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The mere mention of the phrase ‘pen pal’ conjures memories of my public school classroom. Our entire class would be given time to compose letters to students in foreign countries and I can still see the younger version of myself with my tongue sticking out as I wrote because I was so focused on writing the perfect letter. There was an inherent joy about crafting a letter and sending it halfway around the world to a complete stranger. And there was a true feeling of elation receiving a letter in the mail in response to the words I had written.

I get to feel that sense of pleasure again. Our community has a wonderful program for local seniors and one of those programs is a pen pal group. Once I found out about this group, I knew I wanted to be a part of it and today I received a brief profile of my new pen pal. She loves reading, cooking, dogs and the same types of music I enjoy. She also enjoys writing. She and I are a match made in Heaven.

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The time went by slowly as I waited for my work day to be over. I had already started writing three different versions of my first letter in my head, eager to introduce myself to my new pen pal. The walk with my dog was abbreviated and dinner was figuratively put on the back burner as I wielded my pen and put it to paper. It took a while for my thoughts to flow from pen to paper since I am so used to plugging away on my keyboard but, after a slight hesitation, the cascade of ideas began to gel into a thoughtful first letter.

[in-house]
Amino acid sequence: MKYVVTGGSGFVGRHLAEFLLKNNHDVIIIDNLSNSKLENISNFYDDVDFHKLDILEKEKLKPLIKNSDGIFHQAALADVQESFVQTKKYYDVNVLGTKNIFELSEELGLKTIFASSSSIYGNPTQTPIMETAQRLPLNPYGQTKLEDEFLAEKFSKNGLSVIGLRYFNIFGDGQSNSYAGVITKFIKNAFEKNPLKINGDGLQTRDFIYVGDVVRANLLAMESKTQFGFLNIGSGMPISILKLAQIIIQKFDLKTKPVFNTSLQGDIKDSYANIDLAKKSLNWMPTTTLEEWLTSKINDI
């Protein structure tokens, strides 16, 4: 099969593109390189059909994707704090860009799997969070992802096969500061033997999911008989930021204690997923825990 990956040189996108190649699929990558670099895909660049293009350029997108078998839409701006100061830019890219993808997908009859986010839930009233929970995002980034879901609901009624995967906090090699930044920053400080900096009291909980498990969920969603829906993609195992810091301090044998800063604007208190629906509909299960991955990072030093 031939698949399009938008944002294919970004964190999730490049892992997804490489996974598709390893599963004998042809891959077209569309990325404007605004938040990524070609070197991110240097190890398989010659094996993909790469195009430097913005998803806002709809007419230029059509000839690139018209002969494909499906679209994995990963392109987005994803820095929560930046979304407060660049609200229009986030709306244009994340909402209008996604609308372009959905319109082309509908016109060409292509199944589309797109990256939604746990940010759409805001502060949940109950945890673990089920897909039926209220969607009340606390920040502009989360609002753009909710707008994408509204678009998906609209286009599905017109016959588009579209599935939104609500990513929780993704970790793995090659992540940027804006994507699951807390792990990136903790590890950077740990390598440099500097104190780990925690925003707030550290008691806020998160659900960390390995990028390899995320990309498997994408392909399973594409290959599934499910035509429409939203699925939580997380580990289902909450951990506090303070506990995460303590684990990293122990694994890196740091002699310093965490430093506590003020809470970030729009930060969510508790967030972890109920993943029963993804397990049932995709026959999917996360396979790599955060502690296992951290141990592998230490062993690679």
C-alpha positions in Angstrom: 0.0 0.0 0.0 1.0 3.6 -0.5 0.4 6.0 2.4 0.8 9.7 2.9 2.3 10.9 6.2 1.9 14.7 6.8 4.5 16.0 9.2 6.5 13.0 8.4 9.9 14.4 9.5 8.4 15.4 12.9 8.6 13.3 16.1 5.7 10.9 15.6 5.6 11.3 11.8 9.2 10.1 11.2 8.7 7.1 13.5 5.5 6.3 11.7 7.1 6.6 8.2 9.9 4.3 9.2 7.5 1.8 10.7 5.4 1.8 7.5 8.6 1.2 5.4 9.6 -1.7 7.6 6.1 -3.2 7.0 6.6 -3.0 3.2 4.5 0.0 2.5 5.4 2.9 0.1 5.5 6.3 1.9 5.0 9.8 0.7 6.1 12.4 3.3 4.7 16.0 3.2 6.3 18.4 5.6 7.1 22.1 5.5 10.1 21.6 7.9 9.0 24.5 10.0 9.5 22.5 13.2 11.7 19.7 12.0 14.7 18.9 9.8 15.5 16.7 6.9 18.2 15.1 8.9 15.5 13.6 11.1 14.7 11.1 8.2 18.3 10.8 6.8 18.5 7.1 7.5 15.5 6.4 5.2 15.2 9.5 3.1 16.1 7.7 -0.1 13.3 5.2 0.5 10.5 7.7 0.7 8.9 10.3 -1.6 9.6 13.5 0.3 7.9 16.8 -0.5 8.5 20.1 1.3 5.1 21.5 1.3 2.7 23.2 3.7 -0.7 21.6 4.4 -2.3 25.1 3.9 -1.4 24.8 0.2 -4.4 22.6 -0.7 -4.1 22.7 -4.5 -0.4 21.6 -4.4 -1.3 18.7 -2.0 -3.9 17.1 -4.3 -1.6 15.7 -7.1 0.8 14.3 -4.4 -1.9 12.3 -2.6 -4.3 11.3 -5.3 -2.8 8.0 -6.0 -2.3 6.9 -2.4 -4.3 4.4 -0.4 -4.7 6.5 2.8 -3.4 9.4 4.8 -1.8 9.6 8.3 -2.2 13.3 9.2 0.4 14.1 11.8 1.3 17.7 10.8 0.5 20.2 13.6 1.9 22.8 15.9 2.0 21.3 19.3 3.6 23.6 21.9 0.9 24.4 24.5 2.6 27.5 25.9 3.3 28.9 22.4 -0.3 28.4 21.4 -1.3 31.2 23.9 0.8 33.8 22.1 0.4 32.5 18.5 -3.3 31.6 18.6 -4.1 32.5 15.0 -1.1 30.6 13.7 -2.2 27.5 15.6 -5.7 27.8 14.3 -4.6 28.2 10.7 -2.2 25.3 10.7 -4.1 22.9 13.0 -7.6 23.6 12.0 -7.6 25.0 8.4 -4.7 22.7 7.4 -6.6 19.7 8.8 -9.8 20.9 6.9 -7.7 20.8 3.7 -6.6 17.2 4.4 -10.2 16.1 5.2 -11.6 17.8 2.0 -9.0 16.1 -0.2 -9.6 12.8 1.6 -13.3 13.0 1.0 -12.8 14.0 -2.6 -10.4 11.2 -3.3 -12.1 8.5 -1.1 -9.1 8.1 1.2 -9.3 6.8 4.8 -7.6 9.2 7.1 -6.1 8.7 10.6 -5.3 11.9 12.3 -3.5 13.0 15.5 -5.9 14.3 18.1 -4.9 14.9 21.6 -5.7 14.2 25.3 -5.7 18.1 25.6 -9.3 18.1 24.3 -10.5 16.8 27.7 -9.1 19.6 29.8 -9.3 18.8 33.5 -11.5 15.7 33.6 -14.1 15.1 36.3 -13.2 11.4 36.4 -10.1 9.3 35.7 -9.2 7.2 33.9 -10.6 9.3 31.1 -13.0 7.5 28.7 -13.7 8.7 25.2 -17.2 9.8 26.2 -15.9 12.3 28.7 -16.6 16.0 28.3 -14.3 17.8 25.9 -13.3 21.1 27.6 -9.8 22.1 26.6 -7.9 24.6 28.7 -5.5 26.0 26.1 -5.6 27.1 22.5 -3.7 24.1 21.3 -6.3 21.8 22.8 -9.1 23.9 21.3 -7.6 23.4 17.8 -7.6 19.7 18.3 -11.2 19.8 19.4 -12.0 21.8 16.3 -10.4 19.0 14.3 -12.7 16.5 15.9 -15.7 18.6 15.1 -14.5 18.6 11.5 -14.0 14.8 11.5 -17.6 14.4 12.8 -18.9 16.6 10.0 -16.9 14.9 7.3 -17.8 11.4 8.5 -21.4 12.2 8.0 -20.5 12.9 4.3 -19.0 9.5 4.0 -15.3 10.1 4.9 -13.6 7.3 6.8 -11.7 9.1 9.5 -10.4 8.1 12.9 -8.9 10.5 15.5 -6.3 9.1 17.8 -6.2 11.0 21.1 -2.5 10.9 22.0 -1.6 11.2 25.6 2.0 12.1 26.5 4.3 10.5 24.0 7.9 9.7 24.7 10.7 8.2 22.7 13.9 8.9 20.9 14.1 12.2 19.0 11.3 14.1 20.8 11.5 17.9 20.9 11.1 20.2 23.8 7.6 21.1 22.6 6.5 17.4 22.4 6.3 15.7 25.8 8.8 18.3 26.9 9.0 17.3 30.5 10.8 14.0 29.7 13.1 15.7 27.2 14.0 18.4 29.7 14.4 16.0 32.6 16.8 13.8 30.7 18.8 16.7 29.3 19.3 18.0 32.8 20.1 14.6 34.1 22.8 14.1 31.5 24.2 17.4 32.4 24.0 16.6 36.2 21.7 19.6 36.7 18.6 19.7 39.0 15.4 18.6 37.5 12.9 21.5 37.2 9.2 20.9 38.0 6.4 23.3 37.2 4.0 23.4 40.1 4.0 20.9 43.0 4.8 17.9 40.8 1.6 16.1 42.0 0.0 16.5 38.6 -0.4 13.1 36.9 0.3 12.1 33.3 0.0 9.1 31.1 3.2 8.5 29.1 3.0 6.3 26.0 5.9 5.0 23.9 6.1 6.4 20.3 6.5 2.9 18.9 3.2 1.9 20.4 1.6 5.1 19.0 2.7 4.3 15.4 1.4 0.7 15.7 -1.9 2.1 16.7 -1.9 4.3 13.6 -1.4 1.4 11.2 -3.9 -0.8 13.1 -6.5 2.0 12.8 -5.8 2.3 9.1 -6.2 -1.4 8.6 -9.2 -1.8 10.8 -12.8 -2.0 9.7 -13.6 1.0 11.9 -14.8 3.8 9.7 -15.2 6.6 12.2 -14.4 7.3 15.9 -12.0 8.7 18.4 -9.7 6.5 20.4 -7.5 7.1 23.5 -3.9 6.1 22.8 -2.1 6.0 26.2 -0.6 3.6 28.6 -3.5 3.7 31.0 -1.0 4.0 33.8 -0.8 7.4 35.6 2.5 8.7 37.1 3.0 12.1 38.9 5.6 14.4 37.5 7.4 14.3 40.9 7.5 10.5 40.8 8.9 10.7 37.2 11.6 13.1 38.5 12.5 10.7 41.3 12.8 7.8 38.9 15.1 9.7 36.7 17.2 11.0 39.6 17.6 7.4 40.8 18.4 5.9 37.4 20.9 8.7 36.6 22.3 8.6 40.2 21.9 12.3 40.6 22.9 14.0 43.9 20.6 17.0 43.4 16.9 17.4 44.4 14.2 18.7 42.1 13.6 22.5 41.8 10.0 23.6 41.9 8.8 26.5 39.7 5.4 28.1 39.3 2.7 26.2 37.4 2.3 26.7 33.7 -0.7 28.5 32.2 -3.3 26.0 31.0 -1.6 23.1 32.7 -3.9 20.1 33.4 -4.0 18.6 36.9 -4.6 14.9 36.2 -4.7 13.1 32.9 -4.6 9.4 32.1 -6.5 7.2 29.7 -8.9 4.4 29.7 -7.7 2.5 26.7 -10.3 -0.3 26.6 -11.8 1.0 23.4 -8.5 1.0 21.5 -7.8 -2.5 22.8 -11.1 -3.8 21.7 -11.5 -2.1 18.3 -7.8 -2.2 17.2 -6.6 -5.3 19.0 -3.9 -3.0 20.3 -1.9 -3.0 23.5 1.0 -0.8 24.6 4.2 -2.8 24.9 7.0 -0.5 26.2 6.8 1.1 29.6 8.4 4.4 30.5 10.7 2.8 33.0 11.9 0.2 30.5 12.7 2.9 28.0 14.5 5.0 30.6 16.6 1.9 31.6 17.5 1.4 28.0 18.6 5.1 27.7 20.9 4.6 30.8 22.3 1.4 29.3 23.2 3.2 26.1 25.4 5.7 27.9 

For the first time in a long time, I will be stopping at the Post Office to buy stamps. I will put my first letter into an envelope and mail it to my pen pal and I will anxiously await the red flag on my mailbox to let me know that she has written back. To quote Humphrey Bogart in Casablanca, “I think this is the beginning of a beautiful friendship”.

 

 

 

 

Is the omission of truth really a lie?